UCLA’s previous offensive line coach, Hank Fraley, has moved on to the NFL to coach the position with the Detroit Lions.
Today in ‘You’re getting old,’ part 9,374: Ron Dayne’s kid will soon play college football.
While it seems like just yesterday that the ‘Great Dayne’ was running wild at Wisconsin and winning the 1999 Heisman Trophy, the soon-to-be 40-year-old will be back in college football in a different light: as a dad. That’s because his son, Javian Dayne, just committed to Boston College as part of the class of 2018.
The elder Dayne amassed 7,125 yards on the ground over four seasons at Wisconsin, a mark that is more than any other player in college football history but good for second on the NCAA all-time list behind San Diego State’s Donnel Pumphrey due to the lack of counting bowl stats back in the day. The younger Dayne doesn’t have quite the same size and stats as his dad but wasn’t too shabby at Waunakee (Wis.) High in running for 4,269 yards and 56 touchdowns the past three years.
“I absolutely hated the process,” Javian told the Wisconsin State Journal of his recruitment. “I was one of those people who wanted to get it over with. I didn’t like the process at all. … We did a lot of traveling around.”
The six-foot, 200 pound recruit is listed as a two-star by 247Sports and was recruited heavily by the Eagles since November. He’ll have a tough time becoming the starter with A.J. Dillon coming off a 1,500 yard season as a freshman but could be in the mix with several others to see some carries early on with primary backup Jon Hilliman transferring to Rutgers.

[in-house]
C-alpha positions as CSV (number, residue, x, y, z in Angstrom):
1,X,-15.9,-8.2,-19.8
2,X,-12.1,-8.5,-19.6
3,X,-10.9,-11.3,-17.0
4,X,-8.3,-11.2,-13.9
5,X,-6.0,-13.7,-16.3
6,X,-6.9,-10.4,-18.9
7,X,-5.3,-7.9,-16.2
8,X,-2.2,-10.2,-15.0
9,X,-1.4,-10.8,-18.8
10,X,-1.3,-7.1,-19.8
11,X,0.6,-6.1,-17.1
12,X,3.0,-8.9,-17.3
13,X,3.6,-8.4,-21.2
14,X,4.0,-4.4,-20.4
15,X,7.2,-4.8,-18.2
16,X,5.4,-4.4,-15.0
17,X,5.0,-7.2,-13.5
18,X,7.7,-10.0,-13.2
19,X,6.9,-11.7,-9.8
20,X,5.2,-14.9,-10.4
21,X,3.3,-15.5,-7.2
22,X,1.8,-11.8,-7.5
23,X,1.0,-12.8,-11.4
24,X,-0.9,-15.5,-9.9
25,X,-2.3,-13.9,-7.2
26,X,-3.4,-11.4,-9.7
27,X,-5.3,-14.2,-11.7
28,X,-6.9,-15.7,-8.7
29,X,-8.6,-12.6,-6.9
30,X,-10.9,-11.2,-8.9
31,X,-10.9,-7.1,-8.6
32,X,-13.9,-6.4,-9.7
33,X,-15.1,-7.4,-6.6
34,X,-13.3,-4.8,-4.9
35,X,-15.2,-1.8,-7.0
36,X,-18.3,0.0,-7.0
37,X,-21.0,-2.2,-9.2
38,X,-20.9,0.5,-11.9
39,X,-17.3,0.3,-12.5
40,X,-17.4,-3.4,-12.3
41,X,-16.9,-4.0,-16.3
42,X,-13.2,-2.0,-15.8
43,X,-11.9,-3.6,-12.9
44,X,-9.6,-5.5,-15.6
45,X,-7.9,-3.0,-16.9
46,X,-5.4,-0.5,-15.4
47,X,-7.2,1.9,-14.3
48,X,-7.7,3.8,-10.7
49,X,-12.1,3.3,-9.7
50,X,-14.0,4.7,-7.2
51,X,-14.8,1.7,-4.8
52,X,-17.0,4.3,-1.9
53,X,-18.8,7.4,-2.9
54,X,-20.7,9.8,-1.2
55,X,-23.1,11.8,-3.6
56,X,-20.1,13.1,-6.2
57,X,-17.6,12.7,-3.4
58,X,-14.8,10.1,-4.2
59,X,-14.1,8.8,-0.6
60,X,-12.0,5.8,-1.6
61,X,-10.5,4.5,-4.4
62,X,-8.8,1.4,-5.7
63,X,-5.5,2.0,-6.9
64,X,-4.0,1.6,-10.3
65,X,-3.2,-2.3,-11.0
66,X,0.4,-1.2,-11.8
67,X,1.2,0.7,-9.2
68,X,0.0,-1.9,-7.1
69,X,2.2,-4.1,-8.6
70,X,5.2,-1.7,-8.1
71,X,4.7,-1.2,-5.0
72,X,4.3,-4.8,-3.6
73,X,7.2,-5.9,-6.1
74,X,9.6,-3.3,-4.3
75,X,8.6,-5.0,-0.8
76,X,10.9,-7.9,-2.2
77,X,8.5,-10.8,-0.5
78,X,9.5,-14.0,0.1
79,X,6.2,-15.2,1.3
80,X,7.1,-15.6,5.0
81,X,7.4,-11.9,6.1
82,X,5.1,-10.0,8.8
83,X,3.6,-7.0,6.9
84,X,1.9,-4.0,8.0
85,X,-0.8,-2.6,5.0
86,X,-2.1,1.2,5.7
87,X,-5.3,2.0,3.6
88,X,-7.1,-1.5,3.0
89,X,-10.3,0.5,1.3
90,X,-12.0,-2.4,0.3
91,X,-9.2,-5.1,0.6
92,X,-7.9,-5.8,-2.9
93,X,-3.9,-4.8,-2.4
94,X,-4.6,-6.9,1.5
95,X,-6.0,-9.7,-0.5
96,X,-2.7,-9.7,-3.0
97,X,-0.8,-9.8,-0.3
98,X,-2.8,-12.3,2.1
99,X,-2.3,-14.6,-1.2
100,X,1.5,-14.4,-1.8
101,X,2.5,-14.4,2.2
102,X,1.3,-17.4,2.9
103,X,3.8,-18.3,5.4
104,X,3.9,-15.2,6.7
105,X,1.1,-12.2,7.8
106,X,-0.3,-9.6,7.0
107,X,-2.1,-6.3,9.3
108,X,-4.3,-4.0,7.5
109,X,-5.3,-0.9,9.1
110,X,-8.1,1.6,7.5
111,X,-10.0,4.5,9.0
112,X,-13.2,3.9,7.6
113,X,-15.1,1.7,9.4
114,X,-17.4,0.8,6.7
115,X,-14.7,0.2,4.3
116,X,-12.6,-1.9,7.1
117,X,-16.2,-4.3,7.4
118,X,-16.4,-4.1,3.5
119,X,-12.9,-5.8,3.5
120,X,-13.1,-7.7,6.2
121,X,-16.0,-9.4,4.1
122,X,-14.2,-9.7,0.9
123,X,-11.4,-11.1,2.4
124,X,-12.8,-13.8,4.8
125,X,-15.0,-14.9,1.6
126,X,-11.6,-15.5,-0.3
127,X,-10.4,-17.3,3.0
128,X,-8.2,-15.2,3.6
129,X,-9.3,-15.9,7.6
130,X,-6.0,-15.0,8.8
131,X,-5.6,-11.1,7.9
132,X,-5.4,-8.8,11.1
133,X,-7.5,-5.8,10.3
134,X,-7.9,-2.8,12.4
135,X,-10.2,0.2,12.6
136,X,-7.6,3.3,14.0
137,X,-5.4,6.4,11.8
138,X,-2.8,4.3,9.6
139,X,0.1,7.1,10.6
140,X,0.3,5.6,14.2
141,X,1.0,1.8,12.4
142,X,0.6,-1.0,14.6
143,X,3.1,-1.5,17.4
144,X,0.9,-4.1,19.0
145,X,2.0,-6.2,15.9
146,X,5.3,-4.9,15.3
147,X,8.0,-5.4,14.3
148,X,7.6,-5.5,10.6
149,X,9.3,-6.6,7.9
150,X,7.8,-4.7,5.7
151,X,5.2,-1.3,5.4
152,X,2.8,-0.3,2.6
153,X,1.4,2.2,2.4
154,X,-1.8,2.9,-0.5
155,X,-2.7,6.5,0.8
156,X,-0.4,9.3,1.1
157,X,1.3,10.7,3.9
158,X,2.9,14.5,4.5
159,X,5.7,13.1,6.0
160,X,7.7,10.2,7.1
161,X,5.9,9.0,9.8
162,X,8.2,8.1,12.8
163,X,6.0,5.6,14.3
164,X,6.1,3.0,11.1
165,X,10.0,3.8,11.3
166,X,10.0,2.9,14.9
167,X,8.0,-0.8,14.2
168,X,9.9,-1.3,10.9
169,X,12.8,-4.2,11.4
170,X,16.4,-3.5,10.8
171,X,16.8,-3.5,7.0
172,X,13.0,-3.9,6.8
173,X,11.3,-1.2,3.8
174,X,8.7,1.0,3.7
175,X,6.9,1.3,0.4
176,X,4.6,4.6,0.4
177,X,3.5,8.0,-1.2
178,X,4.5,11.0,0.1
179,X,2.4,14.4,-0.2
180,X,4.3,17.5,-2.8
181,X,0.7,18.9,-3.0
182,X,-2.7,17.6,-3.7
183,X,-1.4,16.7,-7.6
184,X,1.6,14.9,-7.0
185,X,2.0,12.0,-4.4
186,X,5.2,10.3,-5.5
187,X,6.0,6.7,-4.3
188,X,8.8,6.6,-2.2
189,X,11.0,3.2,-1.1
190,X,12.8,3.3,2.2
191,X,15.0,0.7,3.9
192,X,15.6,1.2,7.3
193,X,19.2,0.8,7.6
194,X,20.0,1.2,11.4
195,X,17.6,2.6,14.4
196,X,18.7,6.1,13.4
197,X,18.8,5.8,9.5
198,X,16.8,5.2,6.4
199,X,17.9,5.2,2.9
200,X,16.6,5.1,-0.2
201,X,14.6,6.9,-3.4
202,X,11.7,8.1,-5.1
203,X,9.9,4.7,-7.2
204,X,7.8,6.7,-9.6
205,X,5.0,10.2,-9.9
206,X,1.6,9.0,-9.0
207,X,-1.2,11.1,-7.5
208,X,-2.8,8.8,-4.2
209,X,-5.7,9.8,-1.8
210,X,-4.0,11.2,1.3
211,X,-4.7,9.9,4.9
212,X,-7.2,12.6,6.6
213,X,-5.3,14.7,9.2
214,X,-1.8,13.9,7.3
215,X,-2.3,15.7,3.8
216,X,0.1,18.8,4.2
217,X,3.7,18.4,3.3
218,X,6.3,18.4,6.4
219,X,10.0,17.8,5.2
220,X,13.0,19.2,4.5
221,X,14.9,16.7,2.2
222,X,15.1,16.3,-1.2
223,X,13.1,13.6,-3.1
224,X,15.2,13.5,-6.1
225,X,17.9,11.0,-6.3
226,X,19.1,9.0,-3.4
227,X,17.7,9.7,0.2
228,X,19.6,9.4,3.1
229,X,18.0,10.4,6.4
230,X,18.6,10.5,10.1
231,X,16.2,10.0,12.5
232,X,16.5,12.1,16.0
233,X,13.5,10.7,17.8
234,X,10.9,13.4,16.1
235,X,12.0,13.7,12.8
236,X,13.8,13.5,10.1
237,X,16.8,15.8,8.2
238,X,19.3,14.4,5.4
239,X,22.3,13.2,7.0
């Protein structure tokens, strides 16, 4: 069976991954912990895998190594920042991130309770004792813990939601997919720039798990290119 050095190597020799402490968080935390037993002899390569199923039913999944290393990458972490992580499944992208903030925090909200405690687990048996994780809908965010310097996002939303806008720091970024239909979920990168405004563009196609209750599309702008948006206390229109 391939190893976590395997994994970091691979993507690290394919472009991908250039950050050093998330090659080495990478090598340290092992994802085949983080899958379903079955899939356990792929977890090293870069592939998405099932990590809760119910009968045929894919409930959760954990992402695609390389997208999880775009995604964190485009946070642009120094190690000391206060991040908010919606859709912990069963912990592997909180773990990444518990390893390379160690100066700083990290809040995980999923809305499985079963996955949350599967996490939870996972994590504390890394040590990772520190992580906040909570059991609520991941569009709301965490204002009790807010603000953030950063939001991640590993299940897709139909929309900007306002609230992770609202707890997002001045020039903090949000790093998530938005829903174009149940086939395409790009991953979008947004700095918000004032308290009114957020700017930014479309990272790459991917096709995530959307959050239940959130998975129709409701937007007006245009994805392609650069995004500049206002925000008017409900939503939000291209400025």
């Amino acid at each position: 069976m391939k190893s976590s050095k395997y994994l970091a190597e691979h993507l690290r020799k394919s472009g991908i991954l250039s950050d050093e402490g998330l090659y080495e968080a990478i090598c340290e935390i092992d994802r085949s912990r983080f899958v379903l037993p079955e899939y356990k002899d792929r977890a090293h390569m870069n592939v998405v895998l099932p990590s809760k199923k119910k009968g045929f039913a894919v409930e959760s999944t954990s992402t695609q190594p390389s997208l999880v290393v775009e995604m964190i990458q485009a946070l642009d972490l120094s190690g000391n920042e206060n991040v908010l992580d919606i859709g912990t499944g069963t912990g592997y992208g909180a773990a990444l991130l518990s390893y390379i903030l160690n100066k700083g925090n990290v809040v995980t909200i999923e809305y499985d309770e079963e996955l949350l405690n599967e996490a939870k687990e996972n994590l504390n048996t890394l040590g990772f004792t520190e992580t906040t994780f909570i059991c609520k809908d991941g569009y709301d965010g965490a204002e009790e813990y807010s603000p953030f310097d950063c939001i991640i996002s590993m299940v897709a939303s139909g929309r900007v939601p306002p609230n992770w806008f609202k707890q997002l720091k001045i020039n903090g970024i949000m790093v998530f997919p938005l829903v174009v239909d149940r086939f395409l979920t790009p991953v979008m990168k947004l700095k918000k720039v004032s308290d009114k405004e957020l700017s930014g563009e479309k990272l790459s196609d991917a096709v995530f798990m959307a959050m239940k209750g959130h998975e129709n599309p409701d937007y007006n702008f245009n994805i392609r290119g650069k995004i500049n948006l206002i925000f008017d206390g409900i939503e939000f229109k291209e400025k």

Either way, the first time the cameras find Ron Dayne on the sidelines at a Boston College game watching his son will be yet another reminder that we’re all getting very, very old.
The 2017 season was put to bed a little over a week ago, so the focus of the college football world has shifted to 2018.
In that vein, the ACC Wednesday released its football schedule for the upcoming season. The first game featuring a team from the conference will have Wake Forest traveling to Tulane on Thursday, Aug. 30. The first league game sees Virginia Tech traveling to Tallahassee on Labor Day to face Florida State in a primetime matchup.
Opening weekend will also see the ACC involved in a pair of neutral-site nonconference matchups: Louisville against defending national champion Alabama in Orlando Saturday, Sept. 1, and Miami facing LSU the next day in Arlington.